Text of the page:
The effects section is compact and consists of Filter, Distortion, LO-FI (bit crush), Transient Control. Compressor, Delay and a Spatializer to add width to the overall sound.  The dropdown menus used in PADS would have been a welcome addition here for me when choosing Filter types but again overall I really like the functionality this affords within a very small interface footprint. If you wish to stack multiple instances of instruments in Kontakt, this still keeps the amount of scrolling to a minimum.

C - Ticks

The sound of each instrument should be fairly apparent based on the names. Kicks and Ticks are pretty straight forward. While there is no source information on the sounds used in construction, the Mids sound like a variety of Toms in the mid to upper octaves and possibly Frame Drums and the like in the lower octaves. The Percs remind me of Djembe, Bongos and a variety of ethnic hand percussion. Overall very pleasing sound sources to work with and I suspect that some of the source material is synthesized as well.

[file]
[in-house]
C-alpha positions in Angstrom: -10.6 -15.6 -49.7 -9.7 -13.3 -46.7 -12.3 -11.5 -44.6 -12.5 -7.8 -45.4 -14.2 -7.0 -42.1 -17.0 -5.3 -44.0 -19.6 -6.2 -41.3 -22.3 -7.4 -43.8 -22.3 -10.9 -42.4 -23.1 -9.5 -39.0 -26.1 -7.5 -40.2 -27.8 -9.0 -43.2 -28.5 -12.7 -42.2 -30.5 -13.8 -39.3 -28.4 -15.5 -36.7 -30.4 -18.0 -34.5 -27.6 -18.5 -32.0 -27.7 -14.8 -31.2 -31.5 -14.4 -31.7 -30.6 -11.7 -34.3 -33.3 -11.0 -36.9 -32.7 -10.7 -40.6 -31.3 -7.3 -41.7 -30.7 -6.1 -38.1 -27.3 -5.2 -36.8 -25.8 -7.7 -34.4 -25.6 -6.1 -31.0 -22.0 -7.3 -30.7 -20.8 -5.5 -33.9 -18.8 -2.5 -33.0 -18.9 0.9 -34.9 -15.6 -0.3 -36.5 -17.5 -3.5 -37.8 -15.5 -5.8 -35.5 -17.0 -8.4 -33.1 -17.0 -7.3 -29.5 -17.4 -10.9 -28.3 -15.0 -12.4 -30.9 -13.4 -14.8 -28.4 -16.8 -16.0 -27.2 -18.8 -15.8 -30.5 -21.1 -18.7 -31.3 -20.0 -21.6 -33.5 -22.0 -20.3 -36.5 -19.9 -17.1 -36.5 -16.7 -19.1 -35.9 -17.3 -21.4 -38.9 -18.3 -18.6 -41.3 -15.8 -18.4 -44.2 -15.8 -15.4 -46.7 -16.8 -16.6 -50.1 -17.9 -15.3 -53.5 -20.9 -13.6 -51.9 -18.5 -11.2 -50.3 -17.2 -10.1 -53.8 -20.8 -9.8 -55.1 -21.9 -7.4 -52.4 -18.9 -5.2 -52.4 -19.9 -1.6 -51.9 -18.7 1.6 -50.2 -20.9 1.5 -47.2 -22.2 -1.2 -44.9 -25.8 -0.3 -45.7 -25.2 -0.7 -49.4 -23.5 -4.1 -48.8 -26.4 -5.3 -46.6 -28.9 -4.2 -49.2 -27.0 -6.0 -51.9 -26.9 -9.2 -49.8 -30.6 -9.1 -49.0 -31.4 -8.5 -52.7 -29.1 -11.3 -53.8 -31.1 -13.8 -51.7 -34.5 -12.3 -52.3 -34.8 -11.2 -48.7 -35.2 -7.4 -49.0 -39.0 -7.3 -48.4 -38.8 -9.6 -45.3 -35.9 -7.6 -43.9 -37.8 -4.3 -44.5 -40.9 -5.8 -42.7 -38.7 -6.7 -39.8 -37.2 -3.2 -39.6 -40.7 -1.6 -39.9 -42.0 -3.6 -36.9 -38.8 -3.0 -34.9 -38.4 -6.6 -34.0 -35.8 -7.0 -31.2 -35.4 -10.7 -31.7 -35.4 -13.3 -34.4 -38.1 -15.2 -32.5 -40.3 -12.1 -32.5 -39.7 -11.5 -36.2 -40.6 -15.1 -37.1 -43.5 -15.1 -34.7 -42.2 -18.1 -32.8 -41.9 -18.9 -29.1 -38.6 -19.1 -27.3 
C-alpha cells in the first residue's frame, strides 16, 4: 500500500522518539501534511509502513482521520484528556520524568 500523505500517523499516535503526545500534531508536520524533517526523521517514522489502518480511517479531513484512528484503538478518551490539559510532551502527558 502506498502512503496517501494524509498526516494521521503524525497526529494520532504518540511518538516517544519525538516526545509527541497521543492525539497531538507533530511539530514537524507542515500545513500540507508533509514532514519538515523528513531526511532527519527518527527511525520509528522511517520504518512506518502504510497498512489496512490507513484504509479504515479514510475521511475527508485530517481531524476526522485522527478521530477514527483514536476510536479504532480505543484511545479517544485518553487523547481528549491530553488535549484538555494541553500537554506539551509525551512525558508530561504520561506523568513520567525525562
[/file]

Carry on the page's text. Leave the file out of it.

D - Percs

Let me summarize ARPS this way: Like its sister PADS I really enjoyed working with it and found it to be an excellent percussion bed designer. 

That’s not at all meant to diminish the fact that you can also create back beats and full out rhythmic patterns for electronic music.  Dare I say that I could even find this sitting comfortably in the hands of an EDM or Hip-Hop musician who is bit-crushing backbeats?